Optimizing treatments for high blood pressure and cardiovascular disease could save lives, according to researchers
A recent study shows that optimizing medicines for high blood pressure and cardiovascular disease patients living in East London could reduce lifetime hospital costs and prevent cardiovascular events such as heart attacks and strokes.
In the study, funded by Barts Charity, researchers evaluated gaps in blood pressure and cholesterol-lowering statin treatments for patients who had been diagnosed with high blood pressure or cardiovascular disease.
The team, which included researchers from Queen Mary's Wolfson Institute of Population Health and William Harvey Research Institute studied over one million people living in East London in 2019 to understand treatment gaps. Their findings show that 27 per cent of patients with high blood pressure and 38 per cent of patients with cardiovascular disease do not currently receive optimal treatments for their conditions.
The researchers then developed a model to predict the cardiovascular events that could be avoided, years and quality-adjusted life years gained, and healthcare costs saved, with optimized treatments. The results suggest that over five years, full optimisation of blood pressure and cholesterol-lowering medications could prevent almost 1000 heart attacks, strokes or related deaths from hypertension or cardiovascular disease. And over the patients' lifetime, full optimisation could save over £50 million in hospital costs.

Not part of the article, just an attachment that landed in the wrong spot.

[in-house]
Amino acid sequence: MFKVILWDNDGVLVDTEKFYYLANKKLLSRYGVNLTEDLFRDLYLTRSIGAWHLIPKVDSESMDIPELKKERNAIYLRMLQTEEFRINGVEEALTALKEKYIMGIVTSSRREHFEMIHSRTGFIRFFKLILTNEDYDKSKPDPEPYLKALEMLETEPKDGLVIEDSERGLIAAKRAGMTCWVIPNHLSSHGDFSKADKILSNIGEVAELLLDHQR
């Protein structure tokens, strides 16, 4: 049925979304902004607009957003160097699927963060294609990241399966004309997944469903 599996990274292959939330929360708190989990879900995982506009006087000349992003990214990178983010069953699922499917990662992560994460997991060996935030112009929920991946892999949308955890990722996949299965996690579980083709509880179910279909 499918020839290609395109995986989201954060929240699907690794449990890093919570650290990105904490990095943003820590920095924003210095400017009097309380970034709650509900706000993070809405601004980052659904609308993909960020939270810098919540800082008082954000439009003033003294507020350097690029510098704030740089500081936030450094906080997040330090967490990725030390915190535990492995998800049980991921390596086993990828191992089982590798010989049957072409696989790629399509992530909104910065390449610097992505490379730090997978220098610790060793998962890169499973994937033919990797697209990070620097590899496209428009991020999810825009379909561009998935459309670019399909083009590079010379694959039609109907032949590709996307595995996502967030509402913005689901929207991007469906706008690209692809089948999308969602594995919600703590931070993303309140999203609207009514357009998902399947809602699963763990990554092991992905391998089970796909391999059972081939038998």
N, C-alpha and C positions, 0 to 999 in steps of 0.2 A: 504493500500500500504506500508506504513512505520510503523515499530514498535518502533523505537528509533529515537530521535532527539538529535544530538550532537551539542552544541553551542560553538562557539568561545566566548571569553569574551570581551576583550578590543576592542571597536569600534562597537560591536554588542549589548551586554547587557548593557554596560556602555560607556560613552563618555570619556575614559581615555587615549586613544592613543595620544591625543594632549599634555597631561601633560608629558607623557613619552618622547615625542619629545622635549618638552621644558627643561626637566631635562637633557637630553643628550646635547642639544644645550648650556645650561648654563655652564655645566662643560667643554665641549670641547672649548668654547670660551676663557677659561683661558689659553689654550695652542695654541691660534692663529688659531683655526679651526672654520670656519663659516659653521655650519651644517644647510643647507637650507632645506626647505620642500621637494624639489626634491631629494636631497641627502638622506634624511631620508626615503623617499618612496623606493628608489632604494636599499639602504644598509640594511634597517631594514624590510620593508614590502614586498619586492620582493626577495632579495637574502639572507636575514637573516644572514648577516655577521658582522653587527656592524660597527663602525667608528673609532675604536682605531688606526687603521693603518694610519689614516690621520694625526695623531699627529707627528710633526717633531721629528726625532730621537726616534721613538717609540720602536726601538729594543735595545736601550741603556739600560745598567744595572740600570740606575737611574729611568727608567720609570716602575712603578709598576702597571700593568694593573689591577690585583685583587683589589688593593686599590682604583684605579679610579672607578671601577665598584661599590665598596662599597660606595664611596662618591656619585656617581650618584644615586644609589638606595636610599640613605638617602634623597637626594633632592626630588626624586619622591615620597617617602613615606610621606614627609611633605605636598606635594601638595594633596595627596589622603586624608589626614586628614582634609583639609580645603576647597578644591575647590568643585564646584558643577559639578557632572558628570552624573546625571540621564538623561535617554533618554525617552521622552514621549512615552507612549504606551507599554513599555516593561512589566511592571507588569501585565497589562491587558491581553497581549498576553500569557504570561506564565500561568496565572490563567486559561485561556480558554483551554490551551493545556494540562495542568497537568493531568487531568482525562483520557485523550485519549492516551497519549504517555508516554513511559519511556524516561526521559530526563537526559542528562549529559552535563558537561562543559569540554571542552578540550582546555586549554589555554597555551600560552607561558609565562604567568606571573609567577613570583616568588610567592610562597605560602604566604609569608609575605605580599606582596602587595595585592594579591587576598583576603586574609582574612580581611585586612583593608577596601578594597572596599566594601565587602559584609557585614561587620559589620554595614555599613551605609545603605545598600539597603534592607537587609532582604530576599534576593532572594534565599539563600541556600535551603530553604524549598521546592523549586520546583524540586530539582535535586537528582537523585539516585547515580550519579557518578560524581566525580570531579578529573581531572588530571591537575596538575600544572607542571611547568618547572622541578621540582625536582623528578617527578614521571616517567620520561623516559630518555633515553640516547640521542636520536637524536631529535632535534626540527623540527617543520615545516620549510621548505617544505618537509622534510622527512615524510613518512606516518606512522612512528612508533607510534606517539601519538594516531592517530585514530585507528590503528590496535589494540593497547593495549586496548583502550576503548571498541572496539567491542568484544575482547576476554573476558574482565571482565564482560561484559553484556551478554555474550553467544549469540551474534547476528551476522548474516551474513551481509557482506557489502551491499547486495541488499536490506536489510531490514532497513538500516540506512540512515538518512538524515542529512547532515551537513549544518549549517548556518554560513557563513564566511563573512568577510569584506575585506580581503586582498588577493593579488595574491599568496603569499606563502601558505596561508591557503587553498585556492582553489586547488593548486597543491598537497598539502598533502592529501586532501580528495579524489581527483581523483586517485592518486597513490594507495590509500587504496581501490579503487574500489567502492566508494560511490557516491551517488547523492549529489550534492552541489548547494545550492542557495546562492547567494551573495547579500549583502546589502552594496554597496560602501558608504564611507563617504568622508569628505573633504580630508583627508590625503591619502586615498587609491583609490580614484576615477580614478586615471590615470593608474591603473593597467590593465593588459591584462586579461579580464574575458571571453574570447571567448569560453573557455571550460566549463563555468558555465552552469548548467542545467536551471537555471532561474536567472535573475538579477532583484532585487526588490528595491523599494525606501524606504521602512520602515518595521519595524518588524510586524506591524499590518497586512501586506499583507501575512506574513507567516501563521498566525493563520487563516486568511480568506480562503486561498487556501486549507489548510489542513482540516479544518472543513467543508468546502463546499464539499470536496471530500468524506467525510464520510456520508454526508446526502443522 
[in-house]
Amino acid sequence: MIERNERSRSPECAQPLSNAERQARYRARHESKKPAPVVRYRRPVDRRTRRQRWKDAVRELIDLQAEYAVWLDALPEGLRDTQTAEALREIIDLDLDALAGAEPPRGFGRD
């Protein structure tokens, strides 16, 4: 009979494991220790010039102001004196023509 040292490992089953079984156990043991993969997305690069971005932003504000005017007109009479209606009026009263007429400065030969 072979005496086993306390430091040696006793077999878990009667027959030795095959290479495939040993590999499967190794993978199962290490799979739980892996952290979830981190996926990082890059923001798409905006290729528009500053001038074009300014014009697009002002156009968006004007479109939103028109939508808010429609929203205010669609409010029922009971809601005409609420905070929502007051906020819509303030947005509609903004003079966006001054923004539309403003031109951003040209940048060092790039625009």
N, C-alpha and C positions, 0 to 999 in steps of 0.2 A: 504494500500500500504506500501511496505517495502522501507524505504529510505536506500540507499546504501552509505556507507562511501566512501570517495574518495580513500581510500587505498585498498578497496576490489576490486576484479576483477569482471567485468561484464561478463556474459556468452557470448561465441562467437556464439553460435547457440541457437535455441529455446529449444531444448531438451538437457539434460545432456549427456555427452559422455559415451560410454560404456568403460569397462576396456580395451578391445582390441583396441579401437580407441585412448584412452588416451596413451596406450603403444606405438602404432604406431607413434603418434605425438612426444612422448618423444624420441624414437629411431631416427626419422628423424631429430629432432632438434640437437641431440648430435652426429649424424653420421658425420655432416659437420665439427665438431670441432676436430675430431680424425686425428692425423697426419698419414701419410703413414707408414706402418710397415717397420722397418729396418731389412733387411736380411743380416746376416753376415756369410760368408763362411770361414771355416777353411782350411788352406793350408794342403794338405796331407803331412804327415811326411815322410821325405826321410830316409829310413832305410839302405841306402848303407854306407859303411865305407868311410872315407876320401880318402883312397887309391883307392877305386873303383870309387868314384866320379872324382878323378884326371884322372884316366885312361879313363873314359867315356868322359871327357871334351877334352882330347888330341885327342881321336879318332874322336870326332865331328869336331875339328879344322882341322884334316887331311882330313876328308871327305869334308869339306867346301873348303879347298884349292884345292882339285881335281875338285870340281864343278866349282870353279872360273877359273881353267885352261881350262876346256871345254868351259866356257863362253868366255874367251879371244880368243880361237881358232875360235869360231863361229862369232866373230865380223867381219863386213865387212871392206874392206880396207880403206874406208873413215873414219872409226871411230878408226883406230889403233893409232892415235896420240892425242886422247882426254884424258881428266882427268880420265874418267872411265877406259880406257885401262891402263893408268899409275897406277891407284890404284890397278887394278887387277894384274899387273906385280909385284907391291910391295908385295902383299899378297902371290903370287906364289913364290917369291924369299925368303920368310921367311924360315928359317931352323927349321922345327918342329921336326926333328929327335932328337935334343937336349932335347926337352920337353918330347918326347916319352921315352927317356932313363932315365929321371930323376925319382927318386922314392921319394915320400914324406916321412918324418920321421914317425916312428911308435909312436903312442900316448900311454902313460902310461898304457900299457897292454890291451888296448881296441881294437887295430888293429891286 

The researchers suggest that even a modest 10 per cent improvement in medicine optimisation could have a significant impact on this patient population.
Dr Runguo Wu, Health Economist from Queen Mary's Wolfson Institute of Population Health and first author of the study, said: "These results show that optimizing cardiovascular treatments can cost-effectively reduce cardiovascular risk and improve life expectancy."
Cardiovascular disease is the most common cause of morbidity and mortality worldwide, and high blood pressure and high cholesterol are two key risk factors.
The study used data from over 100 primary care practices from the City and Hackney, Newham, and Tower Hamlets clinical commissioning groups. The local authorities covered by these NHS services are among the 10 per cent most socially deprived areas in England, and the diverse population includes large South Asian and Black British, African, and Caribbean ethnic groups.